“Eight is Enough” could never be the title of a show about Janne Flisrand’s life; “Cheaper by the Dozen?” Now we’re talking.
For Janne, more is more. She is a proponent of more residents calling Minneapolis home and heads a volunteer citizen group called Neighbors for More Neighbors. “We stand for those who want a place in this city,” she says, and hopes the City of Minneapolis will make good on its 2040 Plan’s intent to up-zone and re-shape neighborhoods so families of all sizes and economic realities can call this place home: “I want everyone to have a place to live, a safe and healthy place to land.”
Janne takes the position that Minneapolitans can do more to address historic, racially motivated segregation and reverse economic divestment. “We can do this,” is Janne’s optimistic refrain. “We are Minneapolis. We are clear that we care for others, and now it is time to show that as well as just saying it.”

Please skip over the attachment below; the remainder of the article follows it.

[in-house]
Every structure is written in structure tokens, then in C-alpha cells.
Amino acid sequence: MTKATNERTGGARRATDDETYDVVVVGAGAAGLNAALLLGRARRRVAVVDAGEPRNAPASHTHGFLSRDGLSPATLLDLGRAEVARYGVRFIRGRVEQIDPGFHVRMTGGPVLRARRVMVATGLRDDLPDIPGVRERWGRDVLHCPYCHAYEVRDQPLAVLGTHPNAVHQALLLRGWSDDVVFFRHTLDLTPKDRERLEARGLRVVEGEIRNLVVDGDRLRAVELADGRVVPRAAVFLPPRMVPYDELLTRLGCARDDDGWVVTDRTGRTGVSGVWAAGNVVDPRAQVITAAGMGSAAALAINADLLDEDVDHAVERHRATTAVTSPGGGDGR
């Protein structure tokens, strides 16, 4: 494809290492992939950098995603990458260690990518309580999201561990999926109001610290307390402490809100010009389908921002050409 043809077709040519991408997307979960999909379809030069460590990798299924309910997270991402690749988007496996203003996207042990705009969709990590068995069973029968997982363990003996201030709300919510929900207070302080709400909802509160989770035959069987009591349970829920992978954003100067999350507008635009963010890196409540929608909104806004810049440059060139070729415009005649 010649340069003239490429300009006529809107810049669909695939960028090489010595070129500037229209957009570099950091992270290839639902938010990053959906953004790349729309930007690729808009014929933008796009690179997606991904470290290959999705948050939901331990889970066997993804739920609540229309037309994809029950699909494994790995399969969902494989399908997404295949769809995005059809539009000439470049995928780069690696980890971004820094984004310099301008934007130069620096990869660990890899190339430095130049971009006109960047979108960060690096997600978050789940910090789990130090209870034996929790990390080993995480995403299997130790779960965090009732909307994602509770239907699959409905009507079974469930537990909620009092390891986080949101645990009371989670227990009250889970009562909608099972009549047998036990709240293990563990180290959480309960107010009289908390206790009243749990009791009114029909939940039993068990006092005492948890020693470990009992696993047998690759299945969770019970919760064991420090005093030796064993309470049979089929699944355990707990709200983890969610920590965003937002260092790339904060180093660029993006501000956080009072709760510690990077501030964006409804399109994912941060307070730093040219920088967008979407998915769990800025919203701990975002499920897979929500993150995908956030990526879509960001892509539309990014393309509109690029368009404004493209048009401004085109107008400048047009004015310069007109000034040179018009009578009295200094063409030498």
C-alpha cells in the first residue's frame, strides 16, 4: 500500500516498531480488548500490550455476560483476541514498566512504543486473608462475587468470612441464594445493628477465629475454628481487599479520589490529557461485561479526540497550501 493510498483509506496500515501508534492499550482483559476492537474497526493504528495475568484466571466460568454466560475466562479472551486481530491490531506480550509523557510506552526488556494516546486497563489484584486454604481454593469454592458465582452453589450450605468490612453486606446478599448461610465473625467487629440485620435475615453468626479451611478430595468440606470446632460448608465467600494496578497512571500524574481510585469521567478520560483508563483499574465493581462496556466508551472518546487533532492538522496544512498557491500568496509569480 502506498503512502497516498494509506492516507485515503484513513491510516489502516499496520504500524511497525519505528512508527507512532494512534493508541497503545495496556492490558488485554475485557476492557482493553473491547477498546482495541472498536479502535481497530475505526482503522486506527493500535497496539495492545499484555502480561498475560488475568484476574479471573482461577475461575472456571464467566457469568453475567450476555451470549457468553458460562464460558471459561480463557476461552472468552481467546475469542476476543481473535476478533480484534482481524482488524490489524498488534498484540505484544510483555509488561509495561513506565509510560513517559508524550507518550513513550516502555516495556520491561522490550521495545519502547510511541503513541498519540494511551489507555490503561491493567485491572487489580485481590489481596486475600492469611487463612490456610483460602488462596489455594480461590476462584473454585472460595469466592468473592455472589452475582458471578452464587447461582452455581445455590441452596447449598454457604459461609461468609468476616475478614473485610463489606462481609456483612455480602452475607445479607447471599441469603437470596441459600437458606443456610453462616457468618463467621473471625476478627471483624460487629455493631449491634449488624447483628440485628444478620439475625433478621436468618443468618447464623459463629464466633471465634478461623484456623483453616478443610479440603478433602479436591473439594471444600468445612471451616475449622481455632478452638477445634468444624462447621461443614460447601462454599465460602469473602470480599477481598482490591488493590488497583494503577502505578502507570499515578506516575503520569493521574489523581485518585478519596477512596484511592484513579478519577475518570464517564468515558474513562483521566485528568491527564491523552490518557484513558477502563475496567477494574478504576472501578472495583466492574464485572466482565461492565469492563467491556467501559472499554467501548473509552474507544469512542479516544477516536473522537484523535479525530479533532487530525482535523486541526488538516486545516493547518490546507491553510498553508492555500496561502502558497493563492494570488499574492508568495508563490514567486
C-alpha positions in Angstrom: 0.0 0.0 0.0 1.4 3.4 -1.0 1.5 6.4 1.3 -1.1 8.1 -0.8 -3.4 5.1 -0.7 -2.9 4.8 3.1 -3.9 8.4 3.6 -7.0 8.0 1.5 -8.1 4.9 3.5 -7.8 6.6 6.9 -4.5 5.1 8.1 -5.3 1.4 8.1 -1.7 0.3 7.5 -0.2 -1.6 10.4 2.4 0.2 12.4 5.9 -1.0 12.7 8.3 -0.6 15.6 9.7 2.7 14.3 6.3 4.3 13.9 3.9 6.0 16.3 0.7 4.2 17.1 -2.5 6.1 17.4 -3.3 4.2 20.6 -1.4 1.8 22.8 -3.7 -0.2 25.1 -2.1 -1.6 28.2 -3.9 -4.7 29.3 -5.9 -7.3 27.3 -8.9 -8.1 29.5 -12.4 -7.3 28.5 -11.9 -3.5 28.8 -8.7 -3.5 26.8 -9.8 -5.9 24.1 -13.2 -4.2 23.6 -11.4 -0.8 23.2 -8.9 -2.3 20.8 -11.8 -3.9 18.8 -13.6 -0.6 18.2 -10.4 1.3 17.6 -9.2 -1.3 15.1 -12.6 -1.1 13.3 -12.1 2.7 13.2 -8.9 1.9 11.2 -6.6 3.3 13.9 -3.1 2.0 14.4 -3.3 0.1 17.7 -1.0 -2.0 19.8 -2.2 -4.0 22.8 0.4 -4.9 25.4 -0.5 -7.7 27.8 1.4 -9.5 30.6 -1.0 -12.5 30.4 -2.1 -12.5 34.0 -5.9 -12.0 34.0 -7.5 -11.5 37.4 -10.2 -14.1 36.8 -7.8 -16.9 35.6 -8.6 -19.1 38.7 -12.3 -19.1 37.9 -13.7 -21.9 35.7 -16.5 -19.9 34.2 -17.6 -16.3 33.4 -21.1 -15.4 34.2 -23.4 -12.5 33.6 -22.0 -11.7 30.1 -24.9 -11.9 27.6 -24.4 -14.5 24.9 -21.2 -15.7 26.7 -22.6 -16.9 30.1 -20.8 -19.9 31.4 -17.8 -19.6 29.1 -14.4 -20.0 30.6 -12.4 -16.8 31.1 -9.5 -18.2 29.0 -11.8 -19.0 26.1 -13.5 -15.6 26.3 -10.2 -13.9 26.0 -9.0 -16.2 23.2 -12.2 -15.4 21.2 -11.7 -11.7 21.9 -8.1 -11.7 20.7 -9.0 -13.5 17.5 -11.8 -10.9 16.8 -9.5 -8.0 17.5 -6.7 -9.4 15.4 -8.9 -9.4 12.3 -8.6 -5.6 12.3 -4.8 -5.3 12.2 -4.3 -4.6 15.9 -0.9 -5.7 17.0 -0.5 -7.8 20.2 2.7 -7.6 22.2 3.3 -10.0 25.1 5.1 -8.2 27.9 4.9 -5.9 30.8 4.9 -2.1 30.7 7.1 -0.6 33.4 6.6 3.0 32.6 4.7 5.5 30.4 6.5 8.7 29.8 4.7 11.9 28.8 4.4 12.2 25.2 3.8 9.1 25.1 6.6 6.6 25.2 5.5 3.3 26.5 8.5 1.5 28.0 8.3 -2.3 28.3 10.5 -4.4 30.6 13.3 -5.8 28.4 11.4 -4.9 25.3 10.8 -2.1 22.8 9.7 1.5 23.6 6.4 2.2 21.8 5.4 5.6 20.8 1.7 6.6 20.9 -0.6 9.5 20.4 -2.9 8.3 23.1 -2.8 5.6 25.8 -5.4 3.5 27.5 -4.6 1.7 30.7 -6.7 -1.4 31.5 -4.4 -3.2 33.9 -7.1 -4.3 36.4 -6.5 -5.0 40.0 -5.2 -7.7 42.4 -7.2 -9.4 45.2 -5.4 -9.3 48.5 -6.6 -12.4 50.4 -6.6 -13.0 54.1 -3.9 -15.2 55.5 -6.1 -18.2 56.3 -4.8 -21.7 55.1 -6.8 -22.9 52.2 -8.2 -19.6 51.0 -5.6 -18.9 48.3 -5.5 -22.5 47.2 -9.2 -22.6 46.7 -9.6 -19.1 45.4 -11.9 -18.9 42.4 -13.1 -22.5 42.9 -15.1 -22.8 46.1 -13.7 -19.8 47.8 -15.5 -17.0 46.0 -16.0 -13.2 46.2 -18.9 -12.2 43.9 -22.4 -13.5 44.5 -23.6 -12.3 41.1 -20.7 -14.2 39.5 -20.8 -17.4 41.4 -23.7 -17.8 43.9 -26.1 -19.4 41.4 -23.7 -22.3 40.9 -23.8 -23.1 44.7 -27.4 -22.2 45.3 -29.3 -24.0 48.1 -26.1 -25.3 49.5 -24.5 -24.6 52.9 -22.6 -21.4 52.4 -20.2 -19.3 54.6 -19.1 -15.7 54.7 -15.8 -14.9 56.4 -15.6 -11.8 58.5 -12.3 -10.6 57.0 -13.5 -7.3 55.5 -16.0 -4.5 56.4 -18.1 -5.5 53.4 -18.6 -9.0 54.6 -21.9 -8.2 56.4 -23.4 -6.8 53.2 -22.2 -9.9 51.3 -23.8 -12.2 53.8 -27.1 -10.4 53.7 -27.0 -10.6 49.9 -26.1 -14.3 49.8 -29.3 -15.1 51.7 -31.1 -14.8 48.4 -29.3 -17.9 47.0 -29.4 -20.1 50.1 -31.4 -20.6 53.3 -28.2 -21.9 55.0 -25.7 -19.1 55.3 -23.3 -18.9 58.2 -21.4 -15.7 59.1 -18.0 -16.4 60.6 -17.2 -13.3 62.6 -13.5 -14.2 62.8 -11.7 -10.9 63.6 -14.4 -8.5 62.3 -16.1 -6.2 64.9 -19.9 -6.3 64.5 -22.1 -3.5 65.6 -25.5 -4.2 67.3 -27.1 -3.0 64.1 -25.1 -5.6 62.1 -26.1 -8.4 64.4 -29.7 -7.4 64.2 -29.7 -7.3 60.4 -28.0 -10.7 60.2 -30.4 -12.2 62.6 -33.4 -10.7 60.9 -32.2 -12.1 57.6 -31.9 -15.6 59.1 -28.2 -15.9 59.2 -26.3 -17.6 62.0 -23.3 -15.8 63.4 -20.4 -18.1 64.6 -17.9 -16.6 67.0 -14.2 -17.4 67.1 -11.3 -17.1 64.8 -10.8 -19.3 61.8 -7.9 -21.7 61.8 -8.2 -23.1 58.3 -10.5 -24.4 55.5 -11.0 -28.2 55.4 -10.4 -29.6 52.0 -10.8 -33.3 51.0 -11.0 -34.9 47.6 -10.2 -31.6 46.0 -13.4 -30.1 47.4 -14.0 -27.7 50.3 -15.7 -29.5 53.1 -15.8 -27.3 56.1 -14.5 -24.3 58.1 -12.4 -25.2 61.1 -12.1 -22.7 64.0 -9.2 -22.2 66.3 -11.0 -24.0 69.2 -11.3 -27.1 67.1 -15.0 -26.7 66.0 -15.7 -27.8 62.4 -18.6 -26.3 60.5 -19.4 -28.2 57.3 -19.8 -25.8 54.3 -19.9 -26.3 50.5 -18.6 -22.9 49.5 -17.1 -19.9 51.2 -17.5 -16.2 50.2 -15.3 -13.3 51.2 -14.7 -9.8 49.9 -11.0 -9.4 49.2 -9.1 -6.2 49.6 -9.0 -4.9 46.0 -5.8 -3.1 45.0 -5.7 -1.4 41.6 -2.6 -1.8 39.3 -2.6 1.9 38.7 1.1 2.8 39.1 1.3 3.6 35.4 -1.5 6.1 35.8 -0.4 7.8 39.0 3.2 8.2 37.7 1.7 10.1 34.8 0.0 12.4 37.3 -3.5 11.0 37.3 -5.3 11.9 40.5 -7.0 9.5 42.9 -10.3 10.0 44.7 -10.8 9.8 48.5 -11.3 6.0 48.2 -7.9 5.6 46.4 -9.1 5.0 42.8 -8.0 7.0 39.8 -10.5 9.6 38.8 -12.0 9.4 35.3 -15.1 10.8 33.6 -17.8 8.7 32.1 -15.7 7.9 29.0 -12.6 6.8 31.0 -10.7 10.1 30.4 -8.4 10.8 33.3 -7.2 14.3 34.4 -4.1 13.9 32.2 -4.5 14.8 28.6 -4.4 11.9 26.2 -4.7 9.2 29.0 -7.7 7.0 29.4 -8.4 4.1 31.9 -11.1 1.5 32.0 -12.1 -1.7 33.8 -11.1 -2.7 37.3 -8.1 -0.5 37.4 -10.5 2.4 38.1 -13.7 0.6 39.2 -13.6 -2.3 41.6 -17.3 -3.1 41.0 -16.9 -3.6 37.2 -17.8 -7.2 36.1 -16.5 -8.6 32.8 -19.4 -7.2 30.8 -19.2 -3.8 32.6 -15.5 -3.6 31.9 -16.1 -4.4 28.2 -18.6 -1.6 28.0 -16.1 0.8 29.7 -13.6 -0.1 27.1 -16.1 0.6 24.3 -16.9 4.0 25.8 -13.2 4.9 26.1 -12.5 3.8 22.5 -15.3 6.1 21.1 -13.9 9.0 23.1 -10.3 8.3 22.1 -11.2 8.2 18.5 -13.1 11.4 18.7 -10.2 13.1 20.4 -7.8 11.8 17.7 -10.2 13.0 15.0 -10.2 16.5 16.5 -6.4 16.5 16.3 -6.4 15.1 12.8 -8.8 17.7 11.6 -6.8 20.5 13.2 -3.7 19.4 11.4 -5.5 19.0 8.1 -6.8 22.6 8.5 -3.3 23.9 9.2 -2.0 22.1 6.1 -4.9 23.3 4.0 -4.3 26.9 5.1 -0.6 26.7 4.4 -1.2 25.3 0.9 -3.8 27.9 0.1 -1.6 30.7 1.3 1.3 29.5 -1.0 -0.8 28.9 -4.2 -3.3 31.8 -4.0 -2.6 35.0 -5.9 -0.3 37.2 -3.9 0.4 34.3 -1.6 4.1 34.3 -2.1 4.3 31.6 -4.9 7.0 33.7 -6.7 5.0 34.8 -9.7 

As a fourplex landlord, Minneapolis resident and urban density activist, Janne says she leans into the uncomfortable and learns from others about efforts that could make her city easier to live in, with abundant jobs and services at-hand, greener and more affordable. Janne and Neighbors for More Neighbors work to assure that housing options are afforded to everyone.
Growing up in Austin, Minnesota, Janne’s parents encouraged her to walk to school (she didn’t love it) and traveling outside the US during college showed her the advantages of using transit. With age comes introspection: “One of the best things my parents did was NOT give me a car,” she asserts now. Because of that, Janne says she “developed the ability to navigate” the world. Study in Norway taught her to get around by bus and train. As a adult back in the Twin Cities, Janne says her “first car was a bike” bought used at a Minneapolis bike shop and she says, “I figured I’d buy a car when I needed it.” Decades later “that still hasn’t happened.”